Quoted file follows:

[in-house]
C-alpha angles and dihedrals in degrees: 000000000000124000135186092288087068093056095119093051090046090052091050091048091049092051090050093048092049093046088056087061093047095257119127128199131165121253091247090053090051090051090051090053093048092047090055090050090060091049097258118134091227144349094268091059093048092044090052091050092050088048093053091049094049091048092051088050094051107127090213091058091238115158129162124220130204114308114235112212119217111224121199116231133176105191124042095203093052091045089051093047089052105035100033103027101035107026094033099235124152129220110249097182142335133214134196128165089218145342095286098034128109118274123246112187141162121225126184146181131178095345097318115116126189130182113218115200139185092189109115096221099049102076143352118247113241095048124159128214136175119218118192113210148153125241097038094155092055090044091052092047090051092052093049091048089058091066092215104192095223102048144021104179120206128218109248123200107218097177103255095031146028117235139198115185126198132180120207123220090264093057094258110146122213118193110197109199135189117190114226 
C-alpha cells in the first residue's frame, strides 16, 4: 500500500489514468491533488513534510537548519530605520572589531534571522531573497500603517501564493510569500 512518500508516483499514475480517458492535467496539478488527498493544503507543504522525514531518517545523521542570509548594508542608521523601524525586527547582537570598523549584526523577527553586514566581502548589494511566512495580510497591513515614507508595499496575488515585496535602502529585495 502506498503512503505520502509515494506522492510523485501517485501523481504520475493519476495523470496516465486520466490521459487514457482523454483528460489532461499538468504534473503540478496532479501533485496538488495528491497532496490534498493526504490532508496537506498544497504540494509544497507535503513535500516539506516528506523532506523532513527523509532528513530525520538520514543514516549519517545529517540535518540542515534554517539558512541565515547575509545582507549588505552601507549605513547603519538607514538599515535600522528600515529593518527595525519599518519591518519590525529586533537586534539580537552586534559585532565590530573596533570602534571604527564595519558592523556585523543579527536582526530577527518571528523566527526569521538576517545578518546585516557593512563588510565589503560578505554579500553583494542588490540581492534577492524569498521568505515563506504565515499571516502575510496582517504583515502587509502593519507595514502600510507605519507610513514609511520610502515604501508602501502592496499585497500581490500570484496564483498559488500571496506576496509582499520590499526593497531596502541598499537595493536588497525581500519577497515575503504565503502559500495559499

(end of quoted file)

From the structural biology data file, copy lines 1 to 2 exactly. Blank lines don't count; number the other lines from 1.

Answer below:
[in-house]
C-alpha angles and dihedrals in degrees: 000000000000124000135186092288087068093056095119093051090046090052091050091048091049092051090050093048092049093046088056087061093047095257119127128199131165121253091247090053090051090051090051090053093048092047090055090050090060091049097258118134091227144349094268091059093048092044090052091050092050088048093053091049094049091048092051088050094051107127090213091058091238115158129162124220130204114308114235112212119217111224121199116231133176105191124042095203093052091045089051093047089052105035100033103027101035107026094033099235124152129220110249097182142335133214134196128165089218145342095286098034128109118274123246112187141162121225126184146181131178095345097318115116126189130182113218115200139185092189109115096221099049102076143352118247113241095048124159128214136175119218118192113210148153125241097038094155092055090044091052092047090051092052093049091048089058091066092215104192095223102048144021104179120206128218109248123200107218097177103255095031146028117235139198115185126198132180120207123220090264093057094258110146122213118193110197109199135189117190114226 